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PAIN MANAGEMENT

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Pain is a widely recognized accompaniment to numerous disease conditions and influences on a victim’s quality of life. Despite the fact that advanced knowledge, as well as technological resources, have been determined for pain management, different investigators assert that many hospitalized patients still experience pain. For instance, a study conducted by Pasero et al. (2016, p.170), indicates that an estimate of three-quarters of victims hospitalized with medical disorders reports pain where 32 percent of these individuals in adverse pain-related distress, in spite having prescribed analgesia. With that said, various researchers maintain that nurses take an integral part in not only assessment but also the management of patients’ pain. Nevertheless, it is unfortunate that studies performed in clinical settings depict that nurses underestimate patients’ pain (Pasero et al. 2016, p.174). In turn, nurses under-medicate pain victims by underprescribing pain relief. As a matter of fact, nurses compound the mismanagement of pain by continuing to utilize analgesia at the lower end of an array of potential doses even when a person’s pain is not relieved by these doses.

            A point in case is that of my uncle who was attended to a nurse at one of the hospitals in California, it was evident that the nurse aspired to mitigate his pain instead of relieving it completely. In particular, this is enough evidence to demonstrate that nurses do not pay adequate attention as far as pain management is concerned. What is more, Pasero et al. (2016, p.177), show that nurses appear to link particular kinds of surgery or even medical situations with certain expectations concerning the severity of pain and the effective time of analgesic therapy with narcotics. Different studies indicate that approximately 50 percent of the nurses administer narcotic analgesia to trauma or post-operative victims for a maximum of 72 hours. On the other hand, research has determined that a considerable portion of nurses do not have adequate working knowledge of the features and responses of narcotic analgesia as well as do not comprehend the precept of scheduled analgesic administration.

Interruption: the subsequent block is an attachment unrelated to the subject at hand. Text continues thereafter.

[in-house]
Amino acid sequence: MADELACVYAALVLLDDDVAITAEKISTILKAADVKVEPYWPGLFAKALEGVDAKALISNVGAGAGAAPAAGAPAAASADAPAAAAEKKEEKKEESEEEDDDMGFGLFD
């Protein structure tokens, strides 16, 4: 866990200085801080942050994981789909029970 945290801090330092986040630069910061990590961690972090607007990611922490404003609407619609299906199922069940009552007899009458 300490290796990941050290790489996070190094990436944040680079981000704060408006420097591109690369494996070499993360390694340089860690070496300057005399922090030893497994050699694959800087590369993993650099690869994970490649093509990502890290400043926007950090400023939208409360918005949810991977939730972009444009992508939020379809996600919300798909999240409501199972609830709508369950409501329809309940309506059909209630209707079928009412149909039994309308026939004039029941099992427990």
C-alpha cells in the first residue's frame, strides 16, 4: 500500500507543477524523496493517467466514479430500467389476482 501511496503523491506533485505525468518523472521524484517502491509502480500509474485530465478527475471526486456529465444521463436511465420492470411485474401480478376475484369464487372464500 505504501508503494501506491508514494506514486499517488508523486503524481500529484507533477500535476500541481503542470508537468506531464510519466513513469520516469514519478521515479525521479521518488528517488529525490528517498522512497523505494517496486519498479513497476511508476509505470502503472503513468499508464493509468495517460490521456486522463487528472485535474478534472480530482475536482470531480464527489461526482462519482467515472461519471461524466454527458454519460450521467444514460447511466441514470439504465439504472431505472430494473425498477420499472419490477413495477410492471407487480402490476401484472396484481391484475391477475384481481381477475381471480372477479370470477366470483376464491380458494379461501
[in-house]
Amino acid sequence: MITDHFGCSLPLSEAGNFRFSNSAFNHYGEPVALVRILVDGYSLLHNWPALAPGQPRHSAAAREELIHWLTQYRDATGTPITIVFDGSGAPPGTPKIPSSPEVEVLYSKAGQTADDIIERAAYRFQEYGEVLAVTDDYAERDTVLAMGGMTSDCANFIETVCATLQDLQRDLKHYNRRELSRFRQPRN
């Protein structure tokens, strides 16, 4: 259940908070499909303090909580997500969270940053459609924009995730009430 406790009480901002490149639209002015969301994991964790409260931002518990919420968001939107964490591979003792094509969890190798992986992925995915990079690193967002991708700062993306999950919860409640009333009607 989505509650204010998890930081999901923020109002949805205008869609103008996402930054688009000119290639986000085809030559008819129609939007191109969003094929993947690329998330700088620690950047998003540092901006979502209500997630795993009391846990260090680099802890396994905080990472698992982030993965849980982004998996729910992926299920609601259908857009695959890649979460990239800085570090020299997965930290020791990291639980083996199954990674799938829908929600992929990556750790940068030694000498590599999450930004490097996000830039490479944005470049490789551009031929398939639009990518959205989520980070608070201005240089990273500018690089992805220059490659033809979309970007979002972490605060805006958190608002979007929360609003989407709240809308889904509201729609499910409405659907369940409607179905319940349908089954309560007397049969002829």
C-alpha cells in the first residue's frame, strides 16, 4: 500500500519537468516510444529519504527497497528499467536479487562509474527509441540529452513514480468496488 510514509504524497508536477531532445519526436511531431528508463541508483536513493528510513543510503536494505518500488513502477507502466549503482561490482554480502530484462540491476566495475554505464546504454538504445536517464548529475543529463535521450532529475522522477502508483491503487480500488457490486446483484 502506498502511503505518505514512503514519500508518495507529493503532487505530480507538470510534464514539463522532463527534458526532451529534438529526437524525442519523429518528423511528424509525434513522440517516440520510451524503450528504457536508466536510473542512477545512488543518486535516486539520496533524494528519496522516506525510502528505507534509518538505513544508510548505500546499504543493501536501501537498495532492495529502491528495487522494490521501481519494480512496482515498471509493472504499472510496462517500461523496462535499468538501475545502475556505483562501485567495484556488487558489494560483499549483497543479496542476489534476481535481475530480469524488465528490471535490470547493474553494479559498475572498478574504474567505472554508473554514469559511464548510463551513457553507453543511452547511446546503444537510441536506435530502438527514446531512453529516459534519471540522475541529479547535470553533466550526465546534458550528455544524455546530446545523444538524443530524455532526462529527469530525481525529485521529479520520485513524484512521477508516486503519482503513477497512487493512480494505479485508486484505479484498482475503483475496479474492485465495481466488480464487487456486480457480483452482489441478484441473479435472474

It is evident that pain assessment and management has been focused globally in numerous scientific sectors. Nevertheless, research indicates that pain evaluation in non-communicating disabled individuals is limited. Nurses experience difficulties in interpreting patients’ behaviors, as well as pain among the victims, remain unidentified. According to Voshall et al. (2013, p. 227), pain examination in disabled human beings is hard due to insufficient assessment approaches and inadequate skills and knowledge of nurses. It is unfortunate that intellectually disabled individuals suffer from adverse pain on a daily basis; however, their pain not well controlled. Nurses need to assess pain in non-communicating human beings by adhering to physiological changes such as skin color, breathing, blood pressure, heart rate, and sweating, to mention but a few. Accordingly, nurses require observing behavioral alterations such as facial expressions to assess pain.